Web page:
Plans for McDonogh No. 7 headed to the City Council

This news brief appeared in the December issue of PRC’s Preservation in Print magazine. Interested in getting more preservation stories like this delivered to your door nine times a year? Become a member of the PRC for a subscription!

Plans to close a historic school in Uptown New Orleans and redevelop the property into affordable housing sparked intense discussion at an October meeting of the City Planning Commission. The debate ended without a majority vote that effectively punted the matter back into the lap of the New Orleans City Council, which now must decide whether to grant a planned development status.

Six generations of schoolchildren learned reading, writing and arithmetic at McDonogh No. 7 on Milan Street, some leaving their names, initials and graduation years carved into the soft red brick on the riverside facade. Designed by William Freret in 1877, the Gothic Revival schoolhouse closely resembled its predecessor, McDonogh No. 6, which, slightly modified, is now part of St. George’s Episcopal School.

Audubon Charter School will continue to use the McDonogh No. 7 building into 2022. However, that did not stop the Orleans Parish School Board from agreeing in 2019 to a land swap with the Housing Authority of New Orleans involving McDonogh No. 7 and an undeveloped portion of the former B.W. Cooper Housing Development. NOLA Public Schools intends to build a sports field for adjacent Booker T. Washington High School on the undeveloped site.

A Neighborhood Participation Plan meeting held in July was the first opportunity for residents of the Touro-Bouligny neighborhood to learn what HANO had planned for the historic school. Architects retained by the agency presented a conceptual design for senior housing in the historic school and new construction of two-family homes on lots currently used for parking and play space. Several participants called for the preservation of the Freret-designed building and sensitive development on the adjacent land.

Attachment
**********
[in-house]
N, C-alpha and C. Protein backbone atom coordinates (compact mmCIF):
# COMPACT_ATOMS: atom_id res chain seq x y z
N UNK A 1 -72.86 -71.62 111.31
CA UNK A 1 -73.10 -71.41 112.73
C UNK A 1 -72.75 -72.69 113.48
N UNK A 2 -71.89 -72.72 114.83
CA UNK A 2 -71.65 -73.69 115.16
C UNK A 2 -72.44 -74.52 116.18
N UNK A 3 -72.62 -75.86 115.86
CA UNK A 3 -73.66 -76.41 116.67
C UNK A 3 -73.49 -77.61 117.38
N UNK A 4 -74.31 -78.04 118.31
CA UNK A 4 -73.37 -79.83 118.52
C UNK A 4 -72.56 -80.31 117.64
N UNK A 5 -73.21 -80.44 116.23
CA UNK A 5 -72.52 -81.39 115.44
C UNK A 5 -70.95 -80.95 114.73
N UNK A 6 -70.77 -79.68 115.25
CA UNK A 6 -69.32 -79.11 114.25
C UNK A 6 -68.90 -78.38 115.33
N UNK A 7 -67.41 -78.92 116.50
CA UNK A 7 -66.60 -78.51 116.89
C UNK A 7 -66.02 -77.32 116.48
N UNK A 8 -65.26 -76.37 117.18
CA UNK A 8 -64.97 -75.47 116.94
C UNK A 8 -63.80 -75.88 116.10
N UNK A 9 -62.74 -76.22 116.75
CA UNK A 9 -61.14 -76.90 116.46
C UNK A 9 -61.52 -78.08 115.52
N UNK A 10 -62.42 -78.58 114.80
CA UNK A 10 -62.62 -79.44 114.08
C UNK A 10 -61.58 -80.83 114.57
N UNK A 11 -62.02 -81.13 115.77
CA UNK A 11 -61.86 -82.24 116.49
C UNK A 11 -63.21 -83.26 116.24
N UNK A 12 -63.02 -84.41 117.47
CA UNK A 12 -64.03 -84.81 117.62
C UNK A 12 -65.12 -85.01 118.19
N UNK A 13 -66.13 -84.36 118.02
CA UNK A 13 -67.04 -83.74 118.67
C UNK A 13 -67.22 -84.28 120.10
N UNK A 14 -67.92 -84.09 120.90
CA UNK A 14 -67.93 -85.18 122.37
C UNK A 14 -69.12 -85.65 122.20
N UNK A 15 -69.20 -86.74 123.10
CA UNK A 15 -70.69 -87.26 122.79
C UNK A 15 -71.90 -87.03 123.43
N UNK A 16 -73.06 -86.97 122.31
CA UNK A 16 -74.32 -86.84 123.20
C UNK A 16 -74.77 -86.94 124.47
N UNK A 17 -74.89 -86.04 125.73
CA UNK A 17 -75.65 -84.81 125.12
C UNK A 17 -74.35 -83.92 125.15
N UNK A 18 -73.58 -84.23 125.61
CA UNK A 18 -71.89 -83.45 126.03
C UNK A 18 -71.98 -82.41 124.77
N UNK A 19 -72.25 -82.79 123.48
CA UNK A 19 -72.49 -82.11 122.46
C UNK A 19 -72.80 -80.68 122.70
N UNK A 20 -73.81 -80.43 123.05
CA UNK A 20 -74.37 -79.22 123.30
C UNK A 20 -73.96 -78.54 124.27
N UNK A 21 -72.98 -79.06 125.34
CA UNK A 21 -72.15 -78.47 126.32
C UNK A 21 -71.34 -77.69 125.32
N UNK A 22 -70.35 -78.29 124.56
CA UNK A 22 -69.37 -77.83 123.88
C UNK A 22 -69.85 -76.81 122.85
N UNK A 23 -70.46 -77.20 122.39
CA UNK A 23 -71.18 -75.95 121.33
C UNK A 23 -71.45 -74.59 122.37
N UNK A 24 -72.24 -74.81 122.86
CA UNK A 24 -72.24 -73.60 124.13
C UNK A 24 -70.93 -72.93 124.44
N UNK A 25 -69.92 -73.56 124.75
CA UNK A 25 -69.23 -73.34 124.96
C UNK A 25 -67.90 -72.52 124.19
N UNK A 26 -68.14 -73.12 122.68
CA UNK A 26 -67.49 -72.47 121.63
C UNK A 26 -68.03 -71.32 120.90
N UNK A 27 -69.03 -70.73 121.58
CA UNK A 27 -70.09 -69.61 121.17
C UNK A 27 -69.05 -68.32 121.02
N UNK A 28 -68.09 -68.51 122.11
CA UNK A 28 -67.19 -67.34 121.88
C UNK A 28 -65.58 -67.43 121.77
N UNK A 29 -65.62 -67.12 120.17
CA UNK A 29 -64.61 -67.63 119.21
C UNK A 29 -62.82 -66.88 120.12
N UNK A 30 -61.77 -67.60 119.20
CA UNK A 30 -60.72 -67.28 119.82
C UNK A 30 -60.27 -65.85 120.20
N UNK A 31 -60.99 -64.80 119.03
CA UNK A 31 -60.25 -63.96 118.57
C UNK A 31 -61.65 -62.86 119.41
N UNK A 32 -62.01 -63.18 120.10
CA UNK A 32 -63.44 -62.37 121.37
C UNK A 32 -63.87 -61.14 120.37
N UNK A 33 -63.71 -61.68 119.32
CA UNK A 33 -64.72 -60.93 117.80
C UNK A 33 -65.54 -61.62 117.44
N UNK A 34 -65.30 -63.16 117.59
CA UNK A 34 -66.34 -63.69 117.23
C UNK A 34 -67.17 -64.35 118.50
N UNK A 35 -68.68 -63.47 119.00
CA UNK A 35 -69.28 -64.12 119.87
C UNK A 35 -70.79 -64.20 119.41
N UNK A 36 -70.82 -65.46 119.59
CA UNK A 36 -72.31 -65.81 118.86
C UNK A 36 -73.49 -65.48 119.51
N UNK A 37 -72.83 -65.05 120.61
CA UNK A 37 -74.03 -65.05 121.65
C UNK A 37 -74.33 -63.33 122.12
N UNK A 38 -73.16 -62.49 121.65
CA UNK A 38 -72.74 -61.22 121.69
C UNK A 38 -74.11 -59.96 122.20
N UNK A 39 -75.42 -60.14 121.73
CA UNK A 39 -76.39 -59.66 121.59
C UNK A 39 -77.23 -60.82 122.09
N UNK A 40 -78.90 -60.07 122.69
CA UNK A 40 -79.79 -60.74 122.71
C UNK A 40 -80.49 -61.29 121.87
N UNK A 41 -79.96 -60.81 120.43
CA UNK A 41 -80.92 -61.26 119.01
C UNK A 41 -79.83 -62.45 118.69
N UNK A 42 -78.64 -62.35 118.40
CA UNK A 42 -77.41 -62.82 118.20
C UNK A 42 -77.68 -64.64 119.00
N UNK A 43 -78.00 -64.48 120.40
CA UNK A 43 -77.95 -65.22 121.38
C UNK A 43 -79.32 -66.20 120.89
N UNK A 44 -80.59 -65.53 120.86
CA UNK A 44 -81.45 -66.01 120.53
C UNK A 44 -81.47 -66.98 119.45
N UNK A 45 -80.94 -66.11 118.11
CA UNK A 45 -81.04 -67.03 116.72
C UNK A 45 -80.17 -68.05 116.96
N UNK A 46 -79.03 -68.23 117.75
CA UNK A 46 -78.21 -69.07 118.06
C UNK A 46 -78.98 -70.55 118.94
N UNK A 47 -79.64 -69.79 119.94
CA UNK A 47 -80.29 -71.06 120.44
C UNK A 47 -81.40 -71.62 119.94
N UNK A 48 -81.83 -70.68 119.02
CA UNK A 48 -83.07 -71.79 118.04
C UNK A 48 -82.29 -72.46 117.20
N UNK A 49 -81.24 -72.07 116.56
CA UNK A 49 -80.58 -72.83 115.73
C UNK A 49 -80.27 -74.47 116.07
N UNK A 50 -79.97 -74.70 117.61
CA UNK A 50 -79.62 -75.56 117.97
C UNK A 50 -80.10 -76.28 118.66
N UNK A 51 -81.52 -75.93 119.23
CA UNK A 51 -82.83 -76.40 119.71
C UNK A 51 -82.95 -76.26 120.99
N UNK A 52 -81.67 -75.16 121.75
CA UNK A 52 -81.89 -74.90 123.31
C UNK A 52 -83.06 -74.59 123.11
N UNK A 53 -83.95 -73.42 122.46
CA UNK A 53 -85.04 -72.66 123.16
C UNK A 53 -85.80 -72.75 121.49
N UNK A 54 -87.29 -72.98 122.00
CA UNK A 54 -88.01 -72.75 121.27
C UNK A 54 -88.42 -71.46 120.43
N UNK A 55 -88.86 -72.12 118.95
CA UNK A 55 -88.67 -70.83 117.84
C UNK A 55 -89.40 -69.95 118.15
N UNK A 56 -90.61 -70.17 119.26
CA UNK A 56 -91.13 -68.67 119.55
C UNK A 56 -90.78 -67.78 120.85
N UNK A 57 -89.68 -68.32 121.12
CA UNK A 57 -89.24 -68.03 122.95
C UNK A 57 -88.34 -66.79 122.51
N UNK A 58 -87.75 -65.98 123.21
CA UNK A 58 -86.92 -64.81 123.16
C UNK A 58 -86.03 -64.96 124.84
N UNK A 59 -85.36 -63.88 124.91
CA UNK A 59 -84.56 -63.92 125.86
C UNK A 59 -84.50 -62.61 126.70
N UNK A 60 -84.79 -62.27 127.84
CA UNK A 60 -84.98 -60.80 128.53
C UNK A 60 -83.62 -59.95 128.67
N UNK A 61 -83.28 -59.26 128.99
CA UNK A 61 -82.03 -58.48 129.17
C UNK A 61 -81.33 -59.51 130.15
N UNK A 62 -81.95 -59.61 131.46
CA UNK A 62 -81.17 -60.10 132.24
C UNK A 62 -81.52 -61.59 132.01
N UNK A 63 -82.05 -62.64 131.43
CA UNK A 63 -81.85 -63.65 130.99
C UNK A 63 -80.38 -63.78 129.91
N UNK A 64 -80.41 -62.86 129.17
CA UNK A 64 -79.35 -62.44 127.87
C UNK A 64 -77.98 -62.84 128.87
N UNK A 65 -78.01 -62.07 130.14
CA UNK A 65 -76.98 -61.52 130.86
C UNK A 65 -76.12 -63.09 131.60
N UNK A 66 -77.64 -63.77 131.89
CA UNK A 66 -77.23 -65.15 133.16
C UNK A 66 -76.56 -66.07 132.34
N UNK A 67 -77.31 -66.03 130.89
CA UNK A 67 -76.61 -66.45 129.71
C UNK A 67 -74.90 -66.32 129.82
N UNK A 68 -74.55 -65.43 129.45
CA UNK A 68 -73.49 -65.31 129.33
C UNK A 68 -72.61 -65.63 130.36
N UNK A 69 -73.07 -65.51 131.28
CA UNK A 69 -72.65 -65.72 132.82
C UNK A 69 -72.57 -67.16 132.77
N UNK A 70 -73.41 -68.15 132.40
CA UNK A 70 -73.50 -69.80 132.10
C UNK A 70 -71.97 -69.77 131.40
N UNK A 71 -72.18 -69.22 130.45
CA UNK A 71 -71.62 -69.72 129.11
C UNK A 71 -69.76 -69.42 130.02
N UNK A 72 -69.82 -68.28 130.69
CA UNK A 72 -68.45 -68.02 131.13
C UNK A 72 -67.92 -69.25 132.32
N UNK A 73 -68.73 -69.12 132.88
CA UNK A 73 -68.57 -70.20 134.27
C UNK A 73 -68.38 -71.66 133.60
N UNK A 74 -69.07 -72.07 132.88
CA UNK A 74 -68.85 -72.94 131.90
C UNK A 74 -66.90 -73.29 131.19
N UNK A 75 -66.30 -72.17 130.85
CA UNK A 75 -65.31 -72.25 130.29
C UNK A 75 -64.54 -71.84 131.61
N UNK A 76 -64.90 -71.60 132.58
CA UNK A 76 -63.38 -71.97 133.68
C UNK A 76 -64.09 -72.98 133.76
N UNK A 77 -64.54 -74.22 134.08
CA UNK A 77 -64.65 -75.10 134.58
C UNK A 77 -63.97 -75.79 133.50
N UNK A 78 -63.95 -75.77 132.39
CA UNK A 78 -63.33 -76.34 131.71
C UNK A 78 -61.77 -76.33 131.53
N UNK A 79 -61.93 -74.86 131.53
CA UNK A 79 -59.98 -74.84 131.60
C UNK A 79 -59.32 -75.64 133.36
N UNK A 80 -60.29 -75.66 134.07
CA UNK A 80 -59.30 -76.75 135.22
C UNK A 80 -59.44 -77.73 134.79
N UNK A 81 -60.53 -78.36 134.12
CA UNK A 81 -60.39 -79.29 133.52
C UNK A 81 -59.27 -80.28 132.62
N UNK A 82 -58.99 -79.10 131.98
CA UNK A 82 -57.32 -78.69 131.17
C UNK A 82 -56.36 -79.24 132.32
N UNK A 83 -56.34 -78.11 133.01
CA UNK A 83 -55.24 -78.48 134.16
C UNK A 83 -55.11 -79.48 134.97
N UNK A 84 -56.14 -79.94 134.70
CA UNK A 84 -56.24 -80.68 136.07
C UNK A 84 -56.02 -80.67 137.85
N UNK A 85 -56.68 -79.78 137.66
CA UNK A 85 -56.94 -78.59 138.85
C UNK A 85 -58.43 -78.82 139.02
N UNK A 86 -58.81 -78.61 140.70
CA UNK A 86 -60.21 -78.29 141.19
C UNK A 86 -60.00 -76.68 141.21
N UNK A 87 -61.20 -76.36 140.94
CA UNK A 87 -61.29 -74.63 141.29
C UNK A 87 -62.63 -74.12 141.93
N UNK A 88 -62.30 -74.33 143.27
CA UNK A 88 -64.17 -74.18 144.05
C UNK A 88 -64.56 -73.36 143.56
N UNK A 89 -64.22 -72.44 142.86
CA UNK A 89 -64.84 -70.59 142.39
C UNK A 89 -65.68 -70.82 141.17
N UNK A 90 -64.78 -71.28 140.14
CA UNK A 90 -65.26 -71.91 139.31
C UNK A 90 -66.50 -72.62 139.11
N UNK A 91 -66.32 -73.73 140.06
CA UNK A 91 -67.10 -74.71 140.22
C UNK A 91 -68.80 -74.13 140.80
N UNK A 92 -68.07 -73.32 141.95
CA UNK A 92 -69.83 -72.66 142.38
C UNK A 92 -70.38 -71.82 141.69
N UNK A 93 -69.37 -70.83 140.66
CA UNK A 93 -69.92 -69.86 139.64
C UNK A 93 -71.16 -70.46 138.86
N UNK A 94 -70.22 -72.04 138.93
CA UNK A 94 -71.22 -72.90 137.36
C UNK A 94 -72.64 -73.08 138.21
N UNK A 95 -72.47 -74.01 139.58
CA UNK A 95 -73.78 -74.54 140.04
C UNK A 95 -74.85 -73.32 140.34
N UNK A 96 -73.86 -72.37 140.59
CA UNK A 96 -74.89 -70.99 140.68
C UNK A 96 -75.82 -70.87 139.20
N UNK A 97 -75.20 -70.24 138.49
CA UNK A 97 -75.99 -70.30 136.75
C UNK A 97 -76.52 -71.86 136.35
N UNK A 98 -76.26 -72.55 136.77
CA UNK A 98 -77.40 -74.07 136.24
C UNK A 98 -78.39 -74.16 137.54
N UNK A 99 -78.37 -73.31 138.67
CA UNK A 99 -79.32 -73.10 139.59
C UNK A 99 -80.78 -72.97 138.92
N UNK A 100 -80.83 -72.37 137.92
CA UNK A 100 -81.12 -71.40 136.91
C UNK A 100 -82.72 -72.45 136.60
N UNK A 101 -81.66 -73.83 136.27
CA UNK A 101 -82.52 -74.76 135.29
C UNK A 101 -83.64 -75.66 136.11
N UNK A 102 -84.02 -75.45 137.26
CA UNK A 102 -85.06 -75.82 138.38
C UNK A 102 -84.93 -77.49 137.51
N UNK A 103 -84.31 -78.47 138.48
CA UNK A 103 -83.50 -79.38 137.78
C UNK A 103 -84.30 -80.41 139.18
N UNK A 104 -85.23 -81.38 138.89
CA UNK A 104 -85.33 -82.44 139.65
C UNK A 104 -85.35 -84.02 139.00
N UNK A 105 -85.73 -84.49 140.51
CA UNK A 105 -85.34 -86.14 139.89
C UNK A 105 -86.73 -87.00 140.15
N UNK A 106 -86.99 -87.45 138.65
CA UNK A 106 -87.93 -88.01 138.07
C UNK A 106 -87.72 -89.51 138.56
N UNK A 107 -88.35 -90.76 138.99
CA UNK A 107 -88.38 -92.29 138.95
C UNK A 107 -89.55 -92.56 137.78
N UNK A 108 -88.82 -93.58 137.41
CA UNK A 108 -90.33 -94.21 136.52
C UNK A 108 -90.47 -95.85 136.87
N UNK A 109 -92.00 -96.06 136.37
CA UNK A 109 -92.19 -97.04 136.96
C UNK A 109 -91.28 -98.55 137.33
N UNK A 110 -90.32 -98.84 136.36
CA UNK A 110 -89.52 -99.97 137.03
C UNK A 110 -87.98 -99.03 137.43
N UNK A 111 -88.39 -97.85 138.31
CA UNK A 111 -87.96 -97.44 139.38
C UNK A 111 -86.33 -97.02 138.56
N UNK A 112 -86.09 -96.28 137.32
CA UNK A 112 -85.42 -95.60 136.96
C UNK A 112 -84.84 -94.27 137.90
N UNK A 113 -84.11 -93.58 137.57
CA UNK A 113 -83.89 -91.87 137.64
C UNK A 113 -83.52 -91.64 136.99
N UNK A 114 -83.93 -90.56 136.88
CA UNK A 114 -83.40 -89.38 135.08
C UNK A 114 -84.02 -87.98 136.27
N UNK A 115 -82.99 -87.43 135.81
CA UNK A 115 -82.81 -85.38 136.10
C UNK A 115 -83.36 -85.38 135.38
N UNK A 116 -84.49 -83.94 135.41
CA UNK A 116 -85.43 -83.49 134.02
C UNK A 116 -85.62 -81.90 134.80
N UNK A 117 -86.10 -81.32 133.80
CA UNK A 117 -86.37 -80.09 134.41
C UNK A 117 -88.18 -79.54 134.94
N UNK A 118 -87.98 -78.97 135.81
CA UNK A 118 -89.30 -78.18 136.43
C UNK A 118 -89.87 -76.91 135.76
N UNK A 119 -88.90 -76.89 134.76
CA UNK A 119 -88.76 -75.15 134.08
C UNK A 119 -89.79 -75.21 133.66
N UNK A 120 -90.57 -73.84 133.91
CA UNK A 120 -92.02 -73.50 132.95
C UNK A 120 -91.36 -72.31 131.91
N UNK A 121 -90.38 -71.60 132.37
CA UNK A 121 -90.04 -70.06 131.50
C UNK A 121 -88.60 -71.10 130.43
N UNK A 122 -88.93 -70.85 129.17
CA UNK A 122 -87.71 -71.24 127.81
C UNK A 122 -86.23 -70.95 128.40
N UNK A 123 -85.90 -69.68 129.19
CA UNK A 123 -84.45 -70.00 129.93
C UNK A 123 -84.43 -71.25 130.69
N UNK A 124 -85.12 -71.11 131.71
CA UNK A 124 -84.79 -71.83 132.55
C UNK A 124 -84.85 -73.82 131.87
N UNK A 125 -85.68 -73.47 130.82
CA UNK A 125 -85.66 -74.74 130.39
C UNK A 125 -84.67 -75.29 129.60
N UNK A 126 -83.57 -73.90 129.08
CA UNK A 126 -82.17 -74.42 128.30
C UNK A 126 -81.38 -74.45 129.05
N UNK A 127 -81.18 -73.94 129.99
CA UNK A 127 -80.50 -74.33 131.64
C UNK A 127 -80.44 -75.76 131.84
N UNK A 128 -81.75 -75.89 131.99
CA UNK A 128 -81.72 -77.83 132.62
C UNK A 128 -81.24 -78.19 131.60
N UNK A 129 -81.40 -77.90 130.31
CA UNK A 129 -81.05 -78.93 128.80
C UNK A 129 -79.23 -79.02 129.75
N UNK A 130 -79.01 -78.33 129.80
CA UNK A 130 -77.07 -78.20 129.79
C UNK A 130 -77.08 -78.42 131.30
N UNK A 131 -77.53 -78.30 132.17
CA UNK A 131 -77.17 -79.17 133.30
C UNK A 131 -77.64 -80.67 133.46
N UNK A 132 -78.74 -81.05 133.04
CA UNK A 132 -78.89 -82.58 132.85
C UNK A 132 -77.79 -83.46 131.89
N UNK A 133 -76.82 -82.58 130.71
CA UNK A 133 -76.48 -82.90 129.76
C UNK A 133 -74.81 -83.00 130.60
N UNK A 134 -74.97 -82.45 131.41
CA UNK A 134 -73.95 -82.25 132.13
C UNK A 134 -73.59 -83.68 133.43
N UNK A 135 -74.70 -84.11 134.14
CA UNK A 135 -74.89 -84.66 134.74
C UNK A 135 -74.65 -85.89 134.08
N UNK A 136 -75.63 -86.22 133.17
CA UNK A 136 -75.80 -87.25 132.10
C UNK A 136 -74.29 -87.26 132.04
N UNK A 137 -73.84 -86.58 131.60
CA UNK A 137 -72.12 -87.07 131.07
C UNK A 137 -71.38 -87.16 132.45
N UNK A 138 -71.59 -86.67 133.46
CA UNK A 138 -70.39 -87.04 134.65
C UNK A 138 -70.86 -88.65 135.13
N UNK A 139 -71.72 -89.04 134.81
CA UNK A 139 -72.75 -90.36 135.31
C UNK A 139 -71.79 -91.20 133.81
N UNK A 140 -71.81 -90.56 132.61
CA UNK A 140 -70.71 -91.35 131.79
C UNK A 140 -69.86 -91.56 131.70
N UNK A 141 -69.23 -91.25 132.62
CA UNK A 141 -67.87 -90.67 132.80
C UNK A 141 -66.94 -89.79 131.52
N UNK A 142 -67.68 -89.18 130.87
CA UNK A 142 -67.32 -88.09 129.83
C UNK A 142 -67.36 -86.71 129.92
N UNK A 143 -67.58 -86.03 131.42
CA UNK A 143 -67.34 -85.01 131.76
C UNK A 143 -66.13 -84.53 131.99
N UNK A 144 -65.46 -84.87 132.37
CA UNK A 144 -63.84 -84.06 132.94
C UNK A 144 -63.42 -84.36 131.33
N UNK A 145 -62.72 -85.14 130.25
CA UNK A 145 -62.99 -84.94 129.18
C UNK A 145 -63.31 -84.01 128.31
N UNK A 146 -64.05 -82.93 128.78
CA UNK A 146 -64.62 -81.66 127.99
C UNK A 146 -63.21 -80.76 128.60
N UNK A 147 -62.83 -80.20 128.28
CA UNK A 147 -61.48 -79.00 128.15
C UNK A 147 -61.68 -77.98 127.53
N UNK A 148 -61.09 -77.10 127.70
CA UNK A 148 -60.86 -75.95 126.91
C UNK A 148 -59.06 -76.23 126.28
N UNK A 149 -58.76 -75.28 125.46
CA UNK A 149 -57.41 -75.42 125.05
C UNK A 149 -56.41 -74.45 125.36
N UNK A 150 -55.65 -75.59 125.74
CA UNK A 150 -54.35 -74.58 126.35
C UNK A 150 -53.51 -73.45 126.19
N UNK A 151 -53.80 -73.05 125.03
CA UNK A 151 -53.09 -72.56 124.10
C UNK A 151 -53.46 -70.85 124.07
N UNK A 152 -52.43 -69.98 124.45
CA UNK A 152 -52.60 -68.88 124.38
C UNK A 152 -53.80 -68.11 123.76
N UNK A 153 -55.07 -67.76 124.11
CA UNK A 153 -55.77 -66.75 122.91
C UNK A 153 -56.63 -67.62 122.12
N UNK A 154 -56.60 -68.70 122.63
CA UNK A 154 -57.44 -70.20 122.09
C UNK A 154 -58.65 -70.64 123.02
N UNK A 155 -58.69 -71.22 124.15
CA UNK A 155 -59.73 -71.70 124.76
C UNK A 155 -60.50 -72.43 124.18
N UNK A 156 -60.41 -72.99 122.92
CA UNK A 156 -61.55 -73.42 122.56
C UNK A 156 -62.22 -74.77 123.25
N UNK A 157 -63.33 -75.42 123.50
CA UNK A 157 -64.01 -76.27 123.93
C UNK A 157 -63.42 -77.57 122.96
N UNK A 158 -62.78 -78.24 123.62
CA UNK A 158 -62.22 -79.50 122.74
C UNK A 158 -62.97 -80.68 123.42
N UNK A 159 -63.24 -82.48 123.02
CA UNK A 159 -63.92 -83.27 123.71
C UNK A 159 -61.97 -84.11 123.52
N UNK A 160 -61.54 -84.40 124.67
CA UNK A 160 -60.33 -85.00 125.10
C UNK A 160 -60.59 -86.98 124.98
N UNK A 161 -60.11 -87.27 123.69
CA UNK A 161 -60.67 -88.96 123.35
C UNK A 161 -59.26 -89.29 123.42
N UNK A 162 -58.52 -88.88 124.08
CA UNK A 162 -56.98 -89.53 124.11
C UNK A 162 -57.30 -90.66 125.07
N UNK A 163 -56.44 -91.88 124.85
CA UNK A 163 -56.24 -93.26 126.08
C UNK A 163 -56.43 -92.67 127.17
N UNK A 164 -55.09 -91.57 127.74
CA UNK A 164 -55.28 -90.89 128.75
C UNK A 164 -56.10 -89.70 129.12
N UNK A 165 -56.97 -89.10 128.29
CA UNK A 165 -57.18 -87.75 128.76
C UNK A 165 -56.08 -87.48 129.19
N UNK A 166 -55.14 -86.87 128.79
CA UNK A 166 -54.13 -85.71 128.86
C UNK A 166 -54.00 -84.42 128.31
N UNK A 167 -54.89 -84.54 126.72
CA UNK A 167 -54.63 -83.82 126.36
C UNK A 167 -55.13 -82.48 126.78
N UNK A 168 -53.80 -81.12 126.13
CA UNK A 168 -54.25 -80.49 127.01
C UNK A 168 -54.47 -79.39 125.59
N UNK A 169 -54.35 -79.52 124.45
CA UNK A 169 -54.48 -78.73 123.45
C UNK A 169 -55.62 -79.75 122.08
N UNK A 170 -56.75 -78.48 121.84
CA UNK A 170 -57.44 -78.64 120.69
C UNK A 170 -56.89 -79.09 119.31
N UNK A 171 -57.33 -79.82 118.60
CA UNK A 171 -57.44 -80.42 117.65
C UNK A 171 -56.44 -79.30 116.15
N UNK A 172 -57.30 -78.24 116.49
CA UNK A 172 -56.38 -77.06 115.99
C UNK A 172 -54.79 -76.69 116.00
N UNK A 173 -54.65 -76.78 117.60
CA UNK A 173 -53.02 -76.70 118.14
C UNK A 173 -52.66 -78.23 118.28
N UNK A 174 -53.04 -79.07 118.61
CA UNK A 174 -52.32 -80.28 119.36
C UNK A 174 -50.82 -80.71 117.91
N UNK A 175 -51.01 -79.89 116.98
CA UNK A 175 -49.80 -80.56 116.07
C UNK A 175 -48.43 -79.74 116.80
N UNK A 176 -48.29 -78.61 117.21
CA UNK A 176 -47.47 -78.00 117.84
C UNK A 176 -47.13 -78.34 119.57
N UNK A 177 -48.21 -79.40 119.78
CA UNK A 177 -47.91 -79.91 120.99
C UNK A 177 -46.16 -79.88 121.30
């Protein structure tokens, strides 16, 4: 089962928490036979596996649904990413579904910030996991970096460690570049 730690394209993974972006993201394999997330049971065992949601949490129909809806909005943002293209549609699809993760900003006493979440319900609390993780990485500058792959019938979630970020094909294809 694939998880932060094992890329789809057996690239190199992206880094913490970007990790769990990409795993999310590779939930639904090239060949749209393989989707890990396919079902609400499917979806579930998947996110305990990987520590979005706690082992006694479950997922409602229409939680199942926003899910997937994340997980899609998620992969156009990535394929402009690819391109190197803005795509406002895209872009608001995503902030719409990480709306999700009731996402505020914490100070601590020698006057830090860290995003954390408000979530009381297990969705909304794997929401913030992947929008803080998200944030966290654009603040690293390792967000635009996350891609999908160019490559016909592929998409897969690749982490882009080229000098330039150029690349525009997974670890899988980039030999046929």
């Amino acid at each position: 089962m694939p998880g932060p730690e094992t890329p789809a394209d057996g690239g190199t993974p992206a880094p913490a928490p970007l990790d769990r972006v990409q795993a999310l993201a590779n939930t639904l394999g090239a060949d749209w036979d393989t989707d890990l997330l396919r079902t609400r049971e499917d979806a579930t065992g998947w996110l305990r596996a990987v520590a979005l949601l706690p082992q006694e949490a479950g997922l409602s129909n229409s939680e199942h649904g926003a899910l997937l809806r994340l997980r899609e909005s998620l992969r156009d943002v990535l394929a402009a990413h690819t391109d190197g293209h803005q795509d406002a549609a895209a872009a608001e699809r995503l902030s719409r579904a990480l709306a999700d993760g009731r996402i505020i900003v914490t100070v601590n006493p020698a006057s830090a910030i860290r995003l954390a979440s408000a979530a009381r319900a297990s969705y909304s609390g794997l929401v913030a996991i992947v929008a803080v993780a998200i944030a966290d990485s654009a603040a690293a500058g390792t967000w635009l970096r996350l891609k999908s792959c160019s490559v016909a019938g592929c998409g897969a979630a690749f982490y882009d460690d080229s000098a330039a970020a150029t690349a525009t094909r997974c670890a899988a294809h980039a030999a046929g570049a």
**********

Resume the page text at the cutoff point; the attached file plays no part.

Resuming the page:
In a subsequent appearance before the Planning Commission, HANO representatives stated their intent to contract with a development partner that will utilize historic rehabilitation tax credits. This announcement followed comments from the Preservation Resource Center on the double benefit of using these tax credits on the project. The credits will stretch limited housing dollars by recouping 40 percent of renovation costs while providing assurance that work will comply with the Secretary of Interior’s Standards for Rehabilitation, which is required by the Historic Preservation Tax Incentives program.

The City Council is expected to decide as early as December whether to grant HANO’s request for a planned development and may opt to place conditions (or provisos) on the project. A planned development is a zoning tool that affords developers greater flexibility when executing an adaptive reuse or affordable housing project. It would allow for residential use and enable HANO to use funds from the U.S. Department of Housing and Urban Development.

Nathan Lott is PRC’s Policy Research Director and Advocacy Coordinator.